Im working on an IR sensor based off of the Texas Instr. particle sensor (TIDA-00378). They use just one photodiode in their design. I would like to use multiple photodiodes, lined up with multiple emitters, to cover a larger area. In my current design using phototransistors, I was able to connect multiple phototransistors in parallel to achieve this, as shown in the second image. Will this work similarly with the differential amplifier if I use multiple photodiodes in parallel?


Block Diagram of Particle Sensor

My current design

  • \$\begingroup\$ @Hearth ty youre right. reworded. \$\endgroup\$ Feb 1, 2019 at 22:57
  • \$\begingroup\$ Will the system be more sensitive? Yes. Will you be able to guarantee that it's exactly x4 sensitive? No. You are effectively increasing die size by paralleling but you can't guarantee that characteristics of each die are matched. Also, your response BW will probably decrease as you will now have more C.Why not just use a photodiode that's larger/more sensitive? \$\endgroup\$
    – EasyOhm
    Feb 1, 2019 at 23:03
  • 1
    \$\begingroup\$ @Gonzik007 I am trying to cover a small 2d plane of detection area. A "laser wall" of sorts. \$\endgroup\$ Feb 1, 2019 at 23:09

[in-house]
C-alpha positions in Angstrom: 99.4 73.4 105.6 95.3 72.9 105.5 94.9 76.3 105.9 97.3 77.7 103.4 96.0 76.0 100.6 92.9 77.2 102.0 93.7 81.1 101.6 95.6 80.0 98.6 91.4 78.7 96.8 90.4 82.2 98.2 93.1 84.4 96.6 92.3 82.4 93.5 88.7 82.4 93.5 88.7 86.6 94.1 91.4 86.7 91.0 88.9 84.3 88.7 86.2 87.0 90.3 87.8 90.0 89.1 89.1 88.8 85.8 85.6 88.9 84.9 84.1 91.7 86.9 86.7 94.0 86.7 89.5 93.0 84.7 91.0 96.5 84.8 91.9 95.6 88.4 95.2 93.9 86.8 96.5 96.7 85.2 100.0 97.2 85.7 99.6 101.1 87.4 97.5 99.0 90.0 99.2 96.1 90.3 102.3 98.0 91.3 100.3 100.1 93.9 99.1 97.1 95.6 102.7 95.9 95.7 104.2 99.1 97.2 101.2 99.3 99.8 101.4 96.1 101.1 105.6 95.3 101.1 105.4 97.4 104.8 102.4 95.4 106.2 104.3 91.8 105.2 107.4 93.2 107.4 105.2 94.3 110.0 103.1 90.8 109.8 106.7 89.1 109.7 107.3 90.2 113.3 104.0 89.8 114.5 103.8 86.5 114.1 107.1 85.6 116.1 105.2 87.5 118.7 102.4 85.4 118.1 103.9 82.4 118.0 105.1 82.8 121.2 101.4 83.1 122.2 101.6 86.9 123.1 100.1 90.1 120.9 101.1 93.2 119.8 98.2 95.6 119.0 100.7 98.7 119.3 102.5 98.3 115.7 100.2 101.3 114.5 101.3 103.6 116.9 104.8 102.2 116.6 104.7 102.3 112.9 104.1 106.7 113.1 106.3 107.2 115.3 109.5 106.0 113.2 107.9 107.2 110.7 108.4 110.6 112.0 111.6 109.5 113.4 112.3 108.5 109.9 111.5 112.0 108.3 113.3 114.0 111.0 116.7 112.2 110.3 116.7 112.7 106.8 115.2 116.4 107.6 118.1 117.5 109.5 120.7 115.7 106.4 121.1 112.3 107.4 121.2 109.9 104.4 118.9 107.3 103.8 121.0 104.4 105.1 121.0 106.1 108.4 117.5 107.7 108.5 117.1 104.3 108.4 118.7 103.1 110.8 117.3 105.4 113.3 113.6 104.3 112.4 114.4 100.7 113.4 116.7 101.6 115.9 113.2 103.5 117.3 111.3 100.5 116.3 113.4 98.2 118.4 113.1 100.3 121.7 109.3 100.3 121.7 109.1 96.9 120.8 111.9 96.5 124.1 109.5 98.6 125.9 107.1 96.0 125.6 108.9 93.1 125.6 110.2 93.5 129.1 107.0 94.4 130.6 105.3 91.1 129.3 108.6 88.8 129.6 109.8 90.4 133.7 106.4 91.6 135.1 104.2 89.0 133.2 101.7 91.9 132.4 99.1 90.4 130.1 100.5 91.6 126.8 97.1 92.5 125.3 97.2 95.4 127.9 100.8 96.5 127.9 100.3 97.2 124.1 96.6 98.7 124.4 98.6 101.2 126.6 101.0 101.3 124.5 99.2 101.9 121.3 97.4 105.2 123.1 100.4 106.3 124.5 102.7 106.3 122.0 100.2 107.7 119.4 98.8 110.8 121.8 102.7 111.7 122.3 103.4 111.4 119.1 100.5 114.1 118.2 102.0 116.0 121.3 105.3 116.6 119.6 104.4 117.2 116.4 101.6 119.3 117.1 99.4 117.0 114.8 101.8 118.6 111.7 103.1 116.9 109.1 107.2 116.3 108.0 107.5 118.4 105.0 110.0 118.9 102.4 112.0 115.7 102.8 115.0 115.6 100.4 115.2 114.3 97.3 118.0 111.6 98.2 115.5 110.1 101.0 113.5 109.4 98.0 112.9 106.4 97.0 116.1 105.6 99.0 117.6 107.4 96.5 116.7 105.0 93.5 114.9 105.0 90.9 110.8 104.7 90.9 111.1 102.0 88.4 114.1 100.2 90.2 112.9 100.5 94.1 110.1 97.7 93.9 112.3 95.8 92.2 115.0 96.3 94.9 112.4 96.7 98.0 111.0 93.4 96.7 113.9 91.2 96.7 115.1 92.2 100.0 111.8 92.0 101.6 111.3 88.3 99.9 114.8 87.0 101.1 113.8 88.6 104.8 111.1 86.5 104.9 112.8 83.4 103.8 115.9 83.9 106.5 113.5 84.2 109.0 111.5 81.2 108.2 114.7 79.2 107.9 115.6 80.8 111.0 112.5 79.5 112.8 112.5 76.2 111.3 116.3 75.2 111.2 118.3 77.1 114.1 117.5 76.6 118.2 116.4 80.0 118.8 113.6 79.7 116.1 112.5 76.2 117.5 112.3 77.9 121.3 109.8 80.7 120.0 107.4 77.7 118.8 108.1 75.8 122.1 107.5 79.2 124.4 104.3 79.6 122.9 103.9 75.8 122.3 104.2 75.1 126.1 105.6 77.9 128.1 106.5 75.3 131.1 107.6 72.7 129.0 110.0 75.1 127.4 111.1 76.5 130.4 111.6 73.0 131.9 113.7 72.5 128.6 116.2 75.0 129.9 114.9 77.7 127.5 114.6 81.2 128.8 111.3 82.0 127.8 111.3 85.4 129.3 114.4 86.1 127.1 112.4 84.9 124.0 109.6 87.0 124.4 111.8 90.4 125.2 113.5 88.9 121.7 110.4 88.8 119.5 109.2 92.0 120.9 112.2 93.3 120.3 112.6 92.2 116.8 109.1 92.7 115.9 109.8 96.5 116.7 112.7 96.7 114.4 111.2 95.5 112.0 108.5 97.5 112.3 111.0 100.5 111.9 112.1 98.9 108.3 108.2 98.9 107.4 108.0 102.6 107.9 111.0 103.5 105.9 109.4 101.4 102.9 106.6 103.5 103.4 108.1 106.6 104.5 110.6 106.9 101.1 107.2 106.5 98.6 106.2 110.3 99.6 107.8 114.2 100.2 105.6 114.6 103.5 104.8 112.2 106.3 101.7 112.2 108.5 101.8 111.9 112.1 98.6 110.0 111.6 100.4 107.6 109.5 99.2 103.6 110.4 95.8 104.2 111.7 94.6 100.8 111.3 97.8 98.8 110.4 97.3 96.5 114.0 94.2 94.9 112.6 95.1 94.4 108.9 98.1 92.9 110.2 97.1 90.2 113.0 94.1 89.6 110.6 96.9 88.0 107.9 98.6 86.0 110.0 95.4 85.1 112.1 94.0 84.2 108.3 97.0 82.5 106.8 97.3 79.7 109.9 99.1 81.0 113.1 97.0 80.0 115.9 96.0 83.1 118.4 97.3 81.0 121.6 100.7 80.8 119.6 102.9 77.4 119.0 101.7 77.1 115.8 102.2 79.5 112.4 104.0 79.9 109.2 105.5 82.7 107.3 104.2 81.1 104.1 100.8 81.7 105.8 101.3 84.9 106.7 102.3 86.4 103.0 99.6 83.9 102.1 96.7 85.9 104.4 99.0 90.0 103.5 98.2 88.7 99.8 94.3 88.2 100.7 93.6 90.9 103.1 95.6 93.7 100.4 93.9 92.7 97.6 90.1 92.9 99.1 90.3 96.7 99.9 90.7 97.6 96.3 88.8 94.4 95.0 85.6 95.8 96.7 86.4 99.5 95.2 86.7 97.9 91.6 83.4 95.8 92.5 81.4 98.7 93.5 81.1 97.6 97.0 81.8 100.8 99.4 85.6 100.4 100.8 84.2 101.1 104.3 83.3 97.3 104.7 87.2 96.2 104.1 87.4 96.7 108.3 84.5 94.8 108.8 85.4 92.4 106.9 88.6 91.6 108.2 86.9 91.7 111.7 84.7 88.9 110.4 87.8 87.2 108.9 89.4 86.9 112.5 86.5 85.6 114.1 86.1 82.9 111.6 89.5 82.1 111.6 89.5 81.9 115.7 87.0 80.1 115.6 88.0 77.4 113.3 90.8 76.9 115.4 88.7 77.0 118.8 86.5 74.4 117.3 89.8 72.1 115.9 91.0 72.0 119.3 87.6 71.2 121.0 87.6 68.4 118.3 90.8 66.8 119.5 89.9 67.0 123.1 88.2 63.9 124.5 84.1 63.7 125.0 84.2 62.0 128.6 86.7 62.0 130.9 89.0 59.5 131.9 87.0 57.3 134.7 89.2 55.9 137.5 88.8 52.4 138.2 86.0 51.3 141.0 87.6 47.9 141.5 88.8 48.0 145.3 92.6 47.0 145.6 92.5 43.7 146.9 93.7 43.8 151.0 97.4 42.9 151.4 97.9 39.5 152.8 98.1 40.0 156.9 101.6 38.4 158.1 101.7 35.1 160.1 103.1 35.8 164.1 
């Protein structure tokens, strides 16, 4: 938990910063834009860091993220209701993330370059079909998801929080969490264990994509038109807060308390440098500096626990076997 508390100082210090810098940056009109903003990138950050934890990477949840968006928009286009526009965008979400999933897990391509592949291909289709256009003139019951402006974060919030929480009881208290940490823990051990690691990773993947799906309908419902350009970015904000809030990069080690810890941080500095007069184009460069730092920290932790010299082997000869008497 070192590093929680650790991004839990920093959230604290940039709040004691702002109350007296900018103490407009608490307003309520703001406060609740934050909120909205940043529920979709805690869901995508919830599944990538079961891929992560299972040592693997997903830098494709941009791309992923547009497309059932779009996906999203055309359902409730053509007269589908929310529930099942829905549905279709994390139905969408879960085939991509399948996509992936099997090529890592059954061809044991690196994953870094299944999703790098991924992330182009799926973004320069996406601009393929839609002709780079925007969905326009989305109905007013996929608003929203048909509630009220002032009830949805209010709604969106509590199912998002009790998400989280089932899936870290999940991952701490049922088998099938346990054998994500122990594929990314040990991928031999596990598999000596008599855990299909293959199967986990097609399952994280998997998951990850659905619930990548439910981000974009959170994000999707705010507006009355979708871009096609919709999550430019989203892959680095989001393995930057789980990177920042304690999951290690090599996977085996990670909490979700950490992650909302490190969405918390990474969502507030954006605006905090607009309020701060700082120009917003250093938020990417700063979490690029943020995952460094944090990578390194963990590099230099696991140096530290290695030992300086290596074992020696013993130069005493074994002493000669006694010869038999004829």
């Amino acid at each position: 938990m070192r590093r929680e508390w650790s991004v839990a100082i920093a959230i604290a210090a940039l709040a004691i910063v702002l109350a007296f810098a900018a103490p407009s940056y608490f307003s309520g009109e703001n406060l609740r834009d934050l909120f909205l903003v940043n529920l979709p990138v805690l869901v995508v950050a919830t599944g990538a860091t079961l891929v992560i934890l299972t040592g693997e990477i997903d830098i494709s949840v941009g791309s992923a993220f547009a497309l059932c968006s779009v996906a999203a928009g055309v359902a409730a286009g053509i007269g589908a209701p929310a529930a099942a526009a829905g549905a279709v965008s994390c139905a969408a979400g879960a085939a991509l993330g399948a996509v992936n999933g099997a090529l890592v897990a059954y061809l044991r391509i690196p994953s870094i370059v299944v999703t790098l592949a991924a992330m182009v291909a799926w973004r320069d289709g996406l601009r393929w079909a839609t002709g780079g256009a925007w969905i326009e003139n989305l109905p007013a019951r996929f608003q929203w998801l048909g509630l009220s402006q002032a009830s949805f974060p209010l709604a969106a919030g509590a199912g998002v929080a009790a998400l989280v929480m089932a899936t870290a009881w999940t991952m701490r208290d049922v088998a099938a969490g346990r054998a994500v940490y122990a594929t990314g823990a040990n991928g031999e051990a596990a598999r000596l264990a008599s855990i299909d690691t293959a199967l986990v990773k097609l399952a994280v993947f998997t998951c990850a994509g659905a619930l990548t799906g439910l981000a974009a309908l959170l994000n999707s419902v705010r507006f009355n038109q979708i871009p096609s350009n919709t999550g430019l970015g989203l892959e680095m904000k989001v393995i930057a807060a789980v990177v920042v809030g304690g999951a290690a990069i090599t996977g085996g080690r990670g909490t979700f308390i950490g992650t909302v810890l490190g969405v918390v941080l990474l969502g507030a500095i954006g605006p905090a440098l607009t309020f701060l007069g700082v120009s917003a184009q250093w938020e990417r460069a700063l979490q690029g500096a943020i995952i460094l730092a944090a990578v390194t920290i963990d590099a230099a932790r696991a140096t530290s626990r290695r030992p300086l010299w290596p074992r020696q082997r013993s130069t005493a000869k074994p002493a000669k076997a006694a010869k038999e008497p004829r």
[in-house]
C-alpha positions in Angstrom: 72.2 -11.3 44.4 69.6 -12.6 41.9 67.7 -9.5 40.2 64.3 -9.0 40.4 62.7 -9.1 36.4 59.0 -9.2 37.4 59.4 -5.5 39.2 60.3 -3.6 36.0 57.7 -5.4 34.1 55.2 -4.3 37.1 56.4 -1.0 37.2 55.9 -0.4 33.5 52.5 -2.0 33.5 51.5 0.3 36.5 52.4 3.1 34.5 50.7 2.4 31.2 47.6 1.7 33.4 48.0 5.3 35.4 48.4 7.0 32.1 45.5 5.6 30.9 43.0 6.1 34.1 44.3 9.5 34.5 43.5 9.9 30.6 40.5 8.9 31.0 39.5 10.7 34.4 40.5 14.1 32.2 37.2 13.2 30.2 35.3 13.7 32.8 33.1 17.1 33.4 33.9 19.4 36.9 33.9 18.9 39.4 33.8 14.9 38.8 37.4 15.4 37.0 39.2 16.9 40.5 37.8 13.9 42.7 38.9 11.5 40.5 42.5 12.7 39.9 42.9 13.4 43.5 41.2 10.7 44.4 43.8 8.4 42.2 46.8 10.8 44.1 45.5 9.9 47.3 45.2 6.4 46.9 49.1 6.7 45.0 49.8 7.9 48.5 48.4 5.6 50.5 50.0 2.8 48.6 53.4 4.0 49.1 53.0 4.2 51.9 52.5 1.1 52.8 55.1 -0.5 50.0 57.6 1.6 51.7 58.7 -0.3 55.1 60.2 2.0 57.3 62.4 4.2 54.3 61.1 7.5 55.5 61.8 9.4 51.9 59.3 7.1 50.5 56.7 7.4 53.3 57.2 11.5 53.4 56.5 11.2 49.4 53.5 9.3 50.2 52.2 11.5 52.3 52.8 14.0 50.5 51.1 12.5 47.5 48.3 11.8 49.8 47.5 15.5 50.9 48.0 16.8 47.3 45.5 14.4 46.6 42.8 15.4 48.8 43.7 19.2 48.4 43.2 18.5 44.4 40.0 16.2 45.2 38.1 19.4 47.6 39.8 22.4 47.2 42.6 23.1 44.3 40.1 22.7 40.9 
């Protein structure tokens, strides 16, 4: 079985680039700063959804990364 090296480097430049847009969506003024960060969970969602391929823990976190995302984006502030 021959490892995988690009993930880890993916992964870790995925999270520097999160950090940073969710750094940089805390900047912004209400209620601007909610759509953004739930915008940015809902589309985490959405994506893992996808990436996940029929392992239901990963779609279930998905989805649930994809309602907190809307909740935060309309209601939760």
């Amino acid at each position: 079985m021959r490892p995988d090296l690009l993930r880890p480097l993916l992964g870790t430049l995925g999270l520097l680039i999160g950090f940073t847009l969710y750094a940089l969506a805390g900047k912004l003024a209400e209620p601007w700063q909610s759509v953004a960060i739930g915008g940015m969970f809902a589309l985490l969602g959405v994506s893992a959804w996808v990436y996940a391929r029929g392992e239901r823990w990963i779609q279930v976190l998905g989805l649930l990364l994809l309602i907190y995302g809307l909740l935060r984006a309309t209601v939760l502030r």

• \$\begingroup\$ Would a lens to focus light down to just one photo-diode be possible? It would avoid all the circuit complications mentioned in the above comments. \$\endgroup\$
    – user105652
    Feb 1, 2019 at 23:55

1 Answer 1


Yes you may put as many PD’s which are current sources to add together like a PV panel array in series /parallel.

But will the optical sensing work? Not unless they are all blocked SNR of detection depends on this contrast ratio for all currents combined and 0.5mA/mW received typ. And SNR directly affect detection error rate.

So a good wall of laser light must be defined in terms of threshold for logic levels in current, then converted to voltage with R using a TIA with gain. Optical gain may be achieved with lenses or series strings of narrow emitters or . ??? So this must be defined in the question with the optical path spacing and length, with the size of the object anywhere typ. from 1mm to 1m in size., as well as velocity or time interval for detection.


Your Answer

By clicking “Post Your Answer”, you agree to our terms of service and acknowledge you have read our privacy policy.

Not the answer you're looking for? Browse other questions tagged or ask your own question.